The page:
This language is deeply problematic.   Both the ADA and Section 504 require school districts to make reasonable modifications in their policies and practices in order to avoid discrimination on the basis of disability.  That's clear from the Department of Justice regulations implementing Title II of the ADA, the Department of Education regulations implementing Section 504 in the school setting, and a long line of post-Southeastern judicial decisions.  And there is nothing in those statutes that exempt magnet and charter schools from these requirements.  Indeed, Section 504 applies to every entity that receives federal financial assistance, and Title II applies to every service, program, or activity of a state or local government.  The Supreme Court's decision in Pennsylvania Department of Corrections v. Yeskey specifically rejected the notion that lower courts could demand "further indication of Congressional intent" (to quote the Ninth Circuit here) before applying those statutes to the fullest extent of their plain terms.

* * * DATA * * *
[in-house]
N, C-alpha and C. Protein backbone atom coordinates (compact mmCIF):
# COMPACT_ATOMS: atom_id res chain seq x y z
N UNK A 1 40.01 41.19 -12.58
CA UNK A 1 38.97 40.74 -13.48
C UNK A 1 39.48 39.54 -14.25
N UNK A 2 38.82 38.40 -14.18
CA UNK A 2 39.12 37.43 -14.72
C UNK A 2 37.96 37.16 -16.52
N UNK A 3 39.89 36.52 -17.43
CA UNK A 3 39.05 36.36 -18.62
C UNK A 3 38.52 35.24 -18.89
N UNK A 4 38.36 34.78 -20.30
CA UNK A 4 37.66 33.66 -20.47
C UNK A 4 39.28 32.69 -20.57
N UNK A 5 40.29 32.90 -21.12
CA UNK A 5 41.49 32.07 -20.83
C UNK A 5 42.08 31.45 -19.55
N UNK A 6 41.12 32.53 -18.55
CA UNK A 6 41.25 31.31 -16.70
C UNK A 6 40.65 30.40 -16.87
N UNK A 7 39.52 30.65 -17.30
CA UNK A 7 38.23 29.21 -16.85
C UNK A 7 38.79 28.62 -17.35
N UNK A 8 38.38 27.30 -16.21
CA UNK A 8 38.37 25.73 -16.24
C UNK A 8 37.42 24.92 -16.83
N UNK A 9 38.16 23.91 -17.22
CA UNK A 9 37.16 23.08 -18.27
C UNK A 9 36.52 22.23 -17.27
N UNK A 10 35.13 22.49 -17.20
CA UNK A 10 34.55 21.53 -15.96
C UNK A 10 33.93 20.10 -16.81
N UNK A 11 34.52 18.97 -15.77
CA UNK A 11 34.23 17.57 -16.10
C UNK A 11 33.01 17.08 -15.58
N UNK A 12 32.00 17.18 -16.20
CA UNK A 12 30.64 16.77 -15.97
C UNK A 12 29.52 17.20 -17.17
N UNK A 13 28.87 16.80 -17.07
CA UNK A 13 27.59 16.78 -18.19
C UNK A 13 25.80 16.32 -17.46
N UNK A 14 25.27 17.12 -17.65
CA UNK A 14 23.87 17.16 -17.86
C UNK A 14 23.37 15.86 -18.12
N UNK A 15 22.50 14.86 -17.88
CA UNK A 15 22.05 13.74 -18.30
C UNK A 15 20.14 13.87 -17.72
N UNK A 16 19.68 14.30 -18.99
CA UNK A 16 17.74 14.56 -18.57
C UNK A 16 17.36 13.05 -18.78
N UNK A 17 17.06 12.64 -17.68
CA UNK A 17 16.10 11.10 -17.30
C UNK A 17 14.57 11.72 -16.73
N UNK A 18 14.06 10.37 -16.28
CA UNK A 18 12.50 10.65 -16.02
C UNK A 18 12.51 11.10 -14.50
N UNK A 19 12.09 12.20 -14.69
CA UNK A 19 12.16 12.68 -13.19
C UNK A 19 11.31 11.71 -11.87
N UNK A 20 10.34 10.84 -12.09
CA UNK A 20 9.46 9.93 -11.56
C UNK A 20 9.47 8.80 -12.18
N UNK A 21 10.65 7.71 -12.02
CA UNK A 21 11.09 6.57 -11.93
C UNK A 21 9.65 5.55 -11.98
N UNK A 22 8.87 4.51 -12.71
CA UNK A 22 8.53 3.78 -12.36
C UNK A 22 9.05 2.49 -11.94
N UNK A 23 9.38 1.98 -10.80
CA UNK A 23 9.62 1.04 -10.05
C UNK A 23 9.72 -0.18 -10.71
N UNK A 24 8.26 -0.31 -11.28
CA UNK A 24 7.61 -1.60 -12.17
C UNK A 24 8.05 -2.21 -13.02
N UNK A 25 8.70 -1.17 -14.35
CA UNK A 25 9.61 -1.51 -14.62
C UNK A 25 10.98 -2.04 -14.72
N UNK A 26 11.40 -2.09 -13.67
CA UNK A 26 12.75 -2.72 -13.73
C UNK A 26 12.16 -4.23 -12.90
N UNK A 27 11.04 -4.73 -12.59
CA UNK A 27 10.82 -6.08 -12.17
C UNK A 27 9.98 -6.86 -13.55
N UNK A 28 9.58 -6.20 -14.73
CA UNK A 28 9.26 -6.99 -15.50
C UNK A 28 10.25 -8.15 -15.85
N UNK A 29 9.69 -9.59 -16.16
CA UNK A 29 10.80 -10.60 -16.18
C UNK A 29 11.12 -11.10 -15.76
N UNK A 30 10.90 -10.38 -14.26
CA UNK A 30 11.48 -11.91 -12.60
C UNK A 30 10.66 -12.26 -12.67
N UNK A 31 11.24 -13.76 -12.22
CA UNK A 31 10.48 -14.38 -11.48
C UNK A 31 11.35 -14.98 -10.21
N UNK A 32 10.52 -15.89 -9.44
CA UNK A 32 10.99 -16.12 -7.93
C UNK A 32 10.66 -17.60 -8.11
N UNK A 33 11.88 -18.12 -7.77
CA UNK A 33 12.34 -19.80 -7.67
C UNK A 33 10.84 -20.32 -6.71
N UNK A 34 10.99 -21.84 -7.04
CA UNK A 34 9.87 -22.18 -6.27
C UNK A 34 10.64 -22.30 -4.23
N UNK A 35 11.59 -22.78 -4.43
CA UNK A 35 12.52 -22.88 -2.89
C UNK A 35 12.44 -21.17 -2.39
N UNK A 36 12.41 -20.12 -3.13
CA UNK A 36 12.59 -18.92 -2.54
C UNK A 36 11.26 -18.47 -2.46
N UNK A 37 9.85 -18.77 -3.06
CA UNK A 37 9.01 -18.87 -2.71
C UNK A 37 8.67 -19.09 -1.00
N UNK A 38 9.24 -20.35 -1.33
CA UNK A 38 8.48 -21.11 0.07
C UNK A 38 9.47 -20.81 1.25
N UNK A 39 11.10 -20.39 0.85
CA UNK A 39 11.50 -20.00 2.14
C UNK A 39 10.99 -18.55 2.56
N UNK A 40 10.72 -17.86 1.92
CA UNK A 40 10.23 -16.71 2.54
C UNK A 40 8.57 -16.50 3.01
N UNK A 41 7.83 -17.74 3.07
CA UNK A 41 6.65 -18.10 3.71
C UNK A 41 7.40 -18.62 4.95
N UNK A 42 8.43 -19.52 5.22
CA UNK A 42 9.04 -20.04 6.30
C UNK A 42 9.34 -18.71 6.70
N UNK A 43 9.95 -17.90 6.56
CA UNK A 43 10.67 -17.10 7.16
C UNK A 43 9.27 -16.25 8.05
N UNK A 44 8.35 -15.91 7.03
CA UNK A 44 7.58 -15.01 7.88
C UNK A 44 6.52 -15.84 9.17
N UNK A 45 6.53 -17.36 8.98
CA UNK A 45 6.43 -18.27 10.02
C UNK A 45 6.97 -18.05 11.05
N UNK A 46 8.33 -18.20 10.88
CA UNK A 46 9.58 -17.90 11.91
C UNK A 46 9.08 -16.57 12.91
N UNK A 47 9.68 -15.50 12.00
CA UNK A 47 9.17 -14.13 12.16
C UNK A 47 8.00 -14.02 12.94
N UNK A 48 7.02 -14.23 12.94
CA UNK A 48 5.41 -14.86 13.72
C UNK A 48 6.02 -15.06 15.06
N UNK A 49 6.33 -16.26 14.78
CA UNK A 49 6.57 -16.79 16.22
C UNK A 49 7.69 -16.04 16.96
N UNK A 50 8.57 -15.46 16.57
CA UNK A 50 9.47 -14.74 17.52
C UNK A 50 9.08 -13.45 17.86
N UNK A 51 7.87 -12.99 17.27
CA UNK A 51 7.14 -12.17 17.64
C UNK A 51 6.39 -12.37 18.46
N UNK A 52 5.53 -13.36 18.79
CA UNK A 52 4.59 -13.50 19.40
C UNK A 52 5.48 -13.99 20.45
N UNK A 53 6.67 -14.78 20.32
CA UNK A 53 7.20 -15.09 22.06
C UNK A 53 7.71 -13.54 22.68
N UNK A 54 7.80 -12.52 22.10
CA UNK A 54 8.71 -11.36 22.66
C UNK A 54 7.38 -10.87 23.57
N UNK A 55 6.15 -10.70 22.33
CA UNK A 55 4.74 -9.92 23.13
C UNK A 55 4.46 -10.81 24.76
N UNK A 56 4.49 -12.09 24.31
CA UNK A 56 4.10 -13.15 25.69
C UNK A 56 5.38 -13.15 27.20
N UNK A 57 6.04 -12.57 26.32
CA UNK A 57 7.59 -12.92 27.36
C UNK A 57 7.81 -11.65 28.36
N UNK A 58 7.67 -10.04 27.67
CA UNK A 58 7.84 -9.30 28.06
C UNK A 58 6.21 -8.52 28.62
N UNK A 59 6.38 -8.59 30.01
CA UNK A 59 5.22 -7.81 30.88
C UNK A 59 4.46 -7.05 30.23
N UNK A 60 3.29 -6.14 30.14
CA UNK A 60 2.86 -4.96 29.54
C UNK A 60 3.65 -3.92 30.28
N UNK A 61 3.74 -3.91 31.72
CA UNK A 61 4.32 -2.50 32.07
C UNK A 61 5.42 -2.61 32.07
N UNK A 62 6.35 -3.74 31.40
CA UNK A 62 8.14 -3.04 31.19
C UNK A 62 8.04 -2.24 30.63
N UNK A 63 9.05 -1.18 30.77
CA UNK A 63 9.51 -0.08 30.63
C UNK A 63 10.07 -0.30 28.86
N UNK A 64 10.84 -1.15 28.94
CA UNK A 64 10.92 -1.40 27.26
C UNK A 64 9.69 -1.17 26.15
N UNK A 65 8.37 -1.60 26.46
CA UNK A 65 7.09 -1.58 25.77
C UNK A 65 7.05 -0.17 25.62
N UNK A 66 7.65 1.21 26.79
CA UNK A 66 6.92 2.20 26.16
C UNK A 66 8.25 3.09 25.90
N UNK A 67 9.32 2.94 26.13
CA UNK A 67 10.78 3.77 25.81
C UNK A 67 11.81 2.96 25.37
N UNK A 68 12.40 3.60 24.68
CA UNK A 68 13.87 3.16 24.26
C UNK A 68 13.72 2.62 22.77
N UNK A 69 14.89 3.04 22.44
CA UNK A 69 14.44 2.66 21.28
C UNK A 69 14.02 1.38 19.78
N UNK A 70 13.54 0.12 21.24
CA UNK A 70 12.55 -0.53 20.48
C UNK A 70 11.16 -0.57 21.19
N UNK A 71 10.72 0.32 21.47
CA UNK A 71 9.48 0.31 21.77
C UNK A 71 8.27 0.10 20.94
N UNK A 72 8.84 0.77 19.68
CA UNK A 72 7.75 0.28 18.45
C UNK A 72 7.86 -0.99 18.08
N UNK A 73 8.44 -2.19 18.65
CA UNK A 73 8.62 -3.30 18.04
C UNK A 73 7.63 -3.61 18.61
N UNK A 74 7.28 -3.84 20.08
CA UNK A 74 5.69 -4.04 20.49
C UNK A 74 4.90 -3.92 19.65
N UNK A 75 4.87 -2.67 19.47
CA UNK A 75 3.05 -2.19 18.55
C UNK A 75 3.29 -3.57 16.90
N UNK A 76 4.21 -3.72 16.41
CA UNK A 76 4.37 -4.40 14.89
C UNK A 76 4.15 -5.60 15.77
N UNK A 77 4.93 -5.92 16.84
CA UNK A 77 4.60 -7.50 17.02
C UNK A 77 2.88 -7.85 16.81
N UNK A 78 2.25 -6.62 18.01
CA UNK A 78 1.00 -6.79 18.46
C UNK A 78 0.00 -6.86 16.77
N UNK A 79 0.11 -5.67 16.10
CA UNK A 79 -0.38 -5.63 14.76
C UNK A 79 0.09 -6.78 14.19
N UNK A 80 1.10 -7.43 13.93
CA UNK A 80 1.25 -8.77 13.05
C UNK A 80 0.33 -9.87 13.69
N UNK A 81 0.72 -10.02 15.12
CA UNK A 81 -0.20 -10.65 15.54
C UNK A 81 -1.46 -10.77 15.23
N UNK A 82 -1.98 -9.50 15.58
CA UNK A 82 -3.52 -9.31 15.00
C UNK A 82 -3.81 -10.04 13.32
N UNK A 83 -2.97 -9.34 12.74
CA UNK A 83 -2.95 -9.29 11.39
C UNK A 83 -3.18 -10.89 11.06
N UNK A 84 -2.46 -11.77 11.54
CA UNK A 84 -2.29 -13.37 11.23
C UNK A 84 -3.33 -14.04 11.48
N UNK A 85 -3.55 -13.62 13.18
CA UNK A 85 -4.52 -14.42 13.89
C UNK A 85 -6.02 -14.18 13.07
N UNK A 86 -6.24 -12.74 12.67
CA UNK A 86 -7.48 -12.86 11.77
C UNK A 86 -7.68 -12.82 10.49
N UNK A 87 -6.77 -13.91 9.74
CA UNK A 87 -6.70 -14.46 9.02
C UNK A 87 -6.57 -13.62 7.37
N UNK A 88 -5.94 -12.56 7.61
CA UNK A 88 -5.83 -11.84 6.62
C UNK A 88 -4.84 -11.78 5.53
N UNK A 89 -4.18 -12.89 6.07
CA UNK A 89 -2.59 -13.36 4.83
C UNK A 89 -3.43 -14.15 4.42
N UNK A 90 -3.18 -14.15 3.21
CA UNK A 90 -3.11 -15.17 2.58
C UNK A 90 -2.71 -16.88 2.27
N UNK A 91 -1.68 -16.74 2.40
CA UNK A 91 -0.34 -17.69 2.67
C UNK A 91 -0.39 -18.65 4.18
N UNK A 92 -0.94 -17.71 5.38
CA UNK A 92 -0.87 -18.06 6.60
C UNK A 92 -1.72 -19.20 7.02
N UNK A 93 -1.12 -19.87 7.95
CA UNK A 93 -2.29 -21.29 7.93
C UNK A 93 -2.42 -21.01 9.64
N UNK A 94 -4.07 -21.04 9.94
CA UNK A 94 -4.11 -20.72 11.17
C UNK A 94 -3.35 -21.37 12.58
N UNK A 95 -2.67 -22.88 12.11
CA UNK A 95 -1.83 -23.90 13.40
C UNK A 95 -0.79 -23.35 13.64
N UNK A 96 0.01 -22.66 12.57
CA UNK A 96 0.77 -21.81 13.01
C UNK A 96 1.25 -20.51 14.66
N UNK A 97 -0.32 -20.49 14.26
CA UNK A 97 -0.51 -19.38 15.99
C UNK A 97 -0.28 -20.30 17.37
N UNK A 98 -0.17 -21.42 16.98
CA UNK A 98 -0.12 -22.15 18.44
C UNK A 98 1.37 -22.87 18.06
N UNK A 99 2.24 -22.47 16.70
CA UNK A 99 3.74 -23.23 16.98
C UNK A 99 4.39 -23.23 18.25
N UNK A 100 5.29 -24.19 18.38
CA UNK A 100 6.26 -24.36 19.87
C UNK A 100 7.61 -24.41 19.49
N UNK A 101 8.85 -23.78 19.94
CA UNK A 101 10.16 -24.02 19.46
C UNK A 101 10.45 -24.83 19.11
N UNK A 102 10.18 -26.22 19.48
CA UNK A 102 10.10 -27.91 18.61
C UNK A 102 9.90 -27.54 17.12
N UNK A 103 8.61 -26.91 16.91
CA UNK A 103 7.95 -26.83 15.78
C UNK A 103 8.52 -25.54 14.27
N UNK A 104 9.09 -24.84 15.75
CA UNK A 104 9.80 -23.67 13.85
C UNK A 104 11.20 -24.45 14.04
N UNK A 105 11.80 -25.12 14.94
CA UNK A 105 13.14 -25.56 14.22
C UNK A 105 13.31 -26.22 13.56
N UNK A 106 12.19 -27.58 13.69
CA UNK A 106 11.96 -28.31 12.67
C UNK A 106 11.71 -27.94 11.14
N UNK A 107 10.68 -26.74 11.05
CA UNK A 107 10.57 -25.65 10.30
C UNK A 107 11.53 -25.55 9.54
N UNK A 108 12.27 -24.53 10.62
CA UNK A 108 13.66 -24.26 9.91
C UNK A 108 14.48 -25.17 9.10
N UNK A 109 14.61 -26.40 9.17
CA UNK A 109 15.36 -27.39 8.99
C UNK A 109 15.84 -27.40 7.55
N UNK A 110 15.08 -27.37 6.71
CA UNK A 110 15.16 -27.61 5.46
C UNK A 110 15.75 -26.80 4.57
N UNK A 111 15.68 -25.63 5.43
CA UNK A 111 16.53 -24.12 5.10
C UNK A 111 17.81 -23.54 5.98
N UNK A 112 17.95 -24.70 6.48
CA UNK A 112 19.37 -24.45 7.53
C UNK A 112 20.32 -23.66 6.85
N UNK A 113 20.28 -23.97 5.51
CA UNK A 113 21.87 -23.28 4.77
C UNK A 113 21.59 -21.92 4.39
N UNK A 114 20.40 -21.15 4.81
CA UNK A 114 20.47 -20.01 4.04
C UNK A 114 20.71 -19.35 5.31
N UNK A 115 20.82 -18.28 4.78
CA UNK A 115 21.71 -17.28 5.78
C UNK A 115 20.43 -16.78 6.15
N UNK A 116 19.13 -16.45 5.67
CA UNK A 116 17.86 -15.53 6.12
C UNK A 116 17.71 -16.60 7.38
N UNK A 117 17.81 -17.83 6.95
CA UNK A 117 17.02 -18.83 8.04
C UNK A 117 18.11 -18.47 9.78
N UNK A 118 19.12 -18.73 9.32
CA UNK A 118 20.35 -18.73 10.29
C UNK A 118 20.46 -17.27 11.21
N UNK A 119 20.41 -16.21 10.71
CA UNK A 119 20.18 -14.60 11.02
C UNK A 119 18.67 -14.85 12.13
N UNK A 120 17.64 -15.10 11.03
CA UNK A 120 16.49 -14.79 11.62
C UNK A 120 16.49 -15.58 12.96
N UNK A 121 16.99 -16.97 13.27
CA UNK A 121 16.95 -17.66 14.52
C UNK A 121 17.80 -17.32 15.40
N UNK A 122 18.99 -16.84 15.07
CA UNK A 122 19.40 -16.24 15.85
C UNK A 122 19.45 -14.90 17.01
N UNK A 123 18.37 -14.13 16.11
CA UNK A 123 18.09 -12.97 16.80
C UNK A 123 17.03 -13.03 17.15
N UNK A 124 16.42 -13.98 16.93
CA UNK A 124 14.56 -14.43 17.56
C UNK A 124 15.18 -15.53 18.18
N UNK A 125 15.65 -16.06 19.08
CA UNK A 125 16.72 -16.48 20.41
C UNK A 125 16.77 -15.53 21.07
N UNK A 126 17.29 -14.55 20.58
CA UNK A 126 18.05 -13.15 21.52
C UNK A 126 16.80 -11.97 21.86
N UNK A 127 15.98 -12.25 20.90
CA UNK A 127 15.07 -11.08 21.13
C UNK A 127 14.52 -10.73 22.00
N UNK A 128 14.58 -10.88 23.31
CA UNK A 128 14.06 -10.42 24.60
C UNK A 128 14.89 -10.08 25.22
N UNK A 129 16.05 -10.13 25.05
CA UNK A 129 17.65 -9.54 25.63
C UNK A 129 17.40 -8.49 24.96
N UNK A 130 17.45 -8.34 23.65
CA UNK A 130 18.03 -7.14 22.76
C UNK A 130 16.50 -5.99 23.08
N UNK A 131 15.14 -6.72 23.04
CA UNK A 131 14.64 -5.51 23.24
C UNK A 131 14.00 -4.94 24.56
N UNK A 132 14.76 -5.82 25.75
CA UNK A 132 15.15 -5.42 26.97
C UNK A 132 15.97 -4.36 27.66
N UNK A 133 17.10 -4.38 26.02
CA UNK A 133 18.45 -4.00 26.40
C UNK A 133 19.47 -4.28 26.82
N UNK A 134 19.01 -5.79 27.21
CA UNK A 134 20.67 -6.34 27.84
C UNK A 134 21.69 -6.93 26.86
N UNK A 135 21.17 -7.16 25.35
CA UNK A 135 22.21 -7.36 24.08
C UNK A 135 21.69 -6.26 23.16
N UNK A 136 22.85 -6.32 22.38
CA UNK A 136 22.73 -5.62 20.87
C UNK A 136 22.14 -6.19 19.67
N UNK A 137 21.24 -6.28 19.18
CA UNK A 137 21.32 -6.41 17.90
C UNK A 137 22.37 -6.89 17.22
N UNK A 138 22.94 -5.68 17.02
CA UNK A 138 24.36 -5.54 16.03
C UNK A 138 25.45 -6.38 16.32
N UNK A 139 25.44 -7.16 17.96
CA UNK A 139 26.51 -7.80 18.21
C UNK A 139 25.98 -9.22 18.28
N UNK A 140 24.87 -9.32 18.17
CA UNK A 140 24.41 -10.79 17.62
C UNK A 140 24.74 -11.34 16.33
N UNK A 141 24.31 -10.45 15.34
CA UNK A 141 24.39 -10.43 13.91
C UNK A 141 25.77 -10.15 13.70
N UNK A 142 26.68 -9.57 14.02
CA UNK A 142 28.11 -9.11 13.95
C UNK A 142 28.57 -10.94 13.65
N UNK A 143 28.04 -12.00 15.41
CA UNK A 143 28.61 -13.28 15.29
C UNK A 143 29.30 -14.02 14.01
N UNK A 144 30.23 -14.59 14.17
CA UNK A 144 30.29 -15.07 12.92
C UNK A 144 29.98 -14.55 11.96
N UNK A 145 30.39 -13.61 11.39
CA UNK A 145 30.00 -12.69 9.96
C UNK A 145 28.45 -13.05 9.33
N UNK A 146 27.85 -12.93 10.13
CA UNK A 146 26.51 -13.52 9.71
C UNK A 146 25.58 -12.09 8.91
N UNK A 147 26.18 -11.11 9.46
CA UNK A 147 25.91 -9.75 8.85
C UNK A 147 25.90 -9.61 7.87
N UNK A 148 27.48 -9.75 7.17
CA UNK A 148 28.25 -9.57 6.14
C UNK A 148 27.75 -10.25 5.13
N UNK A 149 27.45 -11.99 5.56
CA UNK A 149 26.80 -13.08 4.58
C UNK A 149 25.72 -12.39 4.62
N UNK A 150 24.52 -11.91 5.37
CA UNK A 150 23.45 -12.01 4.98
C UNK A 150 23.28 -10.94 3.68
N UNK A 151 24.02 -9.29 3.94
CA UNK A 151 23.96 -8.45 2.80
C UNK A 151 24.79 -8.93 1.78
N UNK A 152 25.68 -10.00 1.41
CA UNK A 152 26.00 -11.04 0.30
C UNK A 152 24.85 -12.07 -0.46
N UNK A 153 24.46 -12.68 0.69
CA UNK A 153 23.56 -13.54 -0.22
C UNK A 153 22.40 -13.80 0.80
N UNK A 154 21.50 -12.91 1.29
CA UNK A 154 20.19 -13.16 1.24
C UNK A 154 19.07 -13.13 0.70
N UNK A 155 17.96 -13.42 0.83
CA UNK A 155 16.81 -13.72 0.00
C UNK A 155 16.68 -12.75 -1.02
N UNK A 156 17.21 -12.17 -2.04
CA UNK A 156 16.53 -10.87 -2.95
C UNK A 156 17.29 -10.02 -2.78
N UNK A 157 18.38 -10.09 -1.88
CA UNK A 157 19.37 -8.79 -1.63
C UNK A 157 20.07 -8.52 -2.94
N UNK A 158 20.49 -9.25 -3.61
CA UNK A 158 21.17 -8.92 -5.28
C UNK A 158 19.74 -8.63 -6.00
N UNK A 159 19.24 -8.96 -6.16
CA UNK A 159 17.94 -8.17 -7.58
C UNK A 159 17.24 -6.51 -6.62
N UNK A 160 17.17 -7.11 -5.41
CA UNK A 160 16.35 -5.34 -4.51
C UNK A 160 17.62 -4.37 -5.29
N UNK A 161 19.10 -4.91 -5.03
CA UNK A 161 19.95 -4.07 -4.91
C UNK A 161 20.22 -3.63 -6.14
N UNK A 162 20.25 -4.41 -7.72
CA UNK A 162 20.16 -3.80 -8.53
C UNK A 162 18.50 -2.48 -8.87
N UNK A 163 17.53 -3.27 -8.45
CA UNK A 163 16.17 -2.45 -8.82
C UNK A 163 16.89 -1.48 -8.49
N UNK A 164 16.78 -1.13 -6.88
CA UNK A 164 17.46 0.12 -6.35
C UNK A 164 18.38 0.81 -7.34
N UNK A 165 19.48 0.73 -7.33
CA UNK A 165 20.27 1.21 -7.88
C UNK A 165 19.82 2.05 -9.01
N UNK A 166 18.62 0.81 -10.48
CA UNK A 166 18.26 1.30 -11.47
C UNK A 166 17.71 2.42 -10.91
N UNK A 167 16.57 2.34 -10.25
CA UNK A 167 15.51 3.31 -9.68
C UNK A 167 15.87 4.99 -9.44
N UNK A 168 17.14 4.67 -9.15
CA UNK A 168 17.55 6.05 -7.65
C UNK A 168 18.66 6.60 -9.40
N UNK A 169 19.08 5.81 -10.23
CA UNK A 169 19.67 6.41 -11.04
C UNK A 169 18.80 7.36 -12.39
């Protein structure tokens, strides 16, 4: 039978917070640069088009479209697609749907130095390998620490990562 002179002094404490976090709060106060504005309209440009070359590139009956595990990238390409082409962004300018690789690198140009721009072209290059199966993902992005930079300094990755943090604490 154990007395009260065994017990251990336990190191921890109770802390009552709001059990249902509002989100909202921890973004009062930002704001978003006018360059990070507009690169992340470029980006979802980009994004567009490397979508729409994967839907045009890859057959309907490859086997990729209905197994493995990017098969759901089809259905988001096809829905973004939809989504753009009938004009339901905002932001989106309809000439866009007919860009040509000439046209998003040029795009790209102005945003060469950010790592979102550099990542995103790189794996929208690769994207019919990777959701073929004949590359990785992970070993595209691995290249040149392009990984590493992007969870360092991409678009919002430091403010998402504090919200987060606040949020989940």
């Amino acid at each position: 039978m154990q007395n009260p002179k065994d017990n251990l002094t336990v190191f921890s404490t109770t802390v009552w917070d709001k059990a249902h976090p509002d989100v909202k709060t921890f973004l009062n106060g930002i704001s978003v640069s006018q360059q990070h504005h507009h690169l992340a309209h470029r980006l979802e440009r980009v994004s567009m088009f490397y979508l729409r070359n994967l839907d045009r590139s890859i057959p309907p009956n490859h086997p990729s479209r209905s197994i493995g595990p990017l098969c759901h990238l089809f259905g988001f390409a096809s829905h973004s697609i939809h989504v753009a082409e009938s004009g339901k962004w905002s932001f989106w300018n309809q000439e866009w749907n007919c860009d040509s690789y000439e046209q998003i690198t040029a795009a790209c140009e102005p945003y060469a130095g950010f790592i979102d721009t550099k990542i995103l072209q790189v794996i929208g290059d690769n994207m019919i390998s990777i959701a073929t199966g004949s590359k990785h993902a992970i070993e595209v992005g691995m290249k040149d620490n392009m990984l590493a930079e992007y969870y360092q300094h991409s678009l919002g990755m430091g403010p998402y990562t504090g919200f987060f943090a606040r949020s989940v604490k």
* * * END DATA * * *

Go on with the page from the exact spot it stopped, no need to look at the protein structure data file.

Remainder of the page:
Perhaps the case is best read as simply holding that the modification the plaintiff sought to this magnet school's admissions criteria was necessarily unreasonable.  But the court provides no analysis on this point, only the statement that courts defer to academic decisions and the ipse dixit that "is not unreasonable to require a minimum of eighth grade proficiency from anyone who is applying to a magnet high school."  And the remainder of the court's language suggests a much broader, and more problematic, holding.

To decide questions of the magnitude of the ones presented here, in such broad terms, in a published opinion, and to do so in a case in which the losing party was not even represented by counsel, does not seem to me the right way to go about things.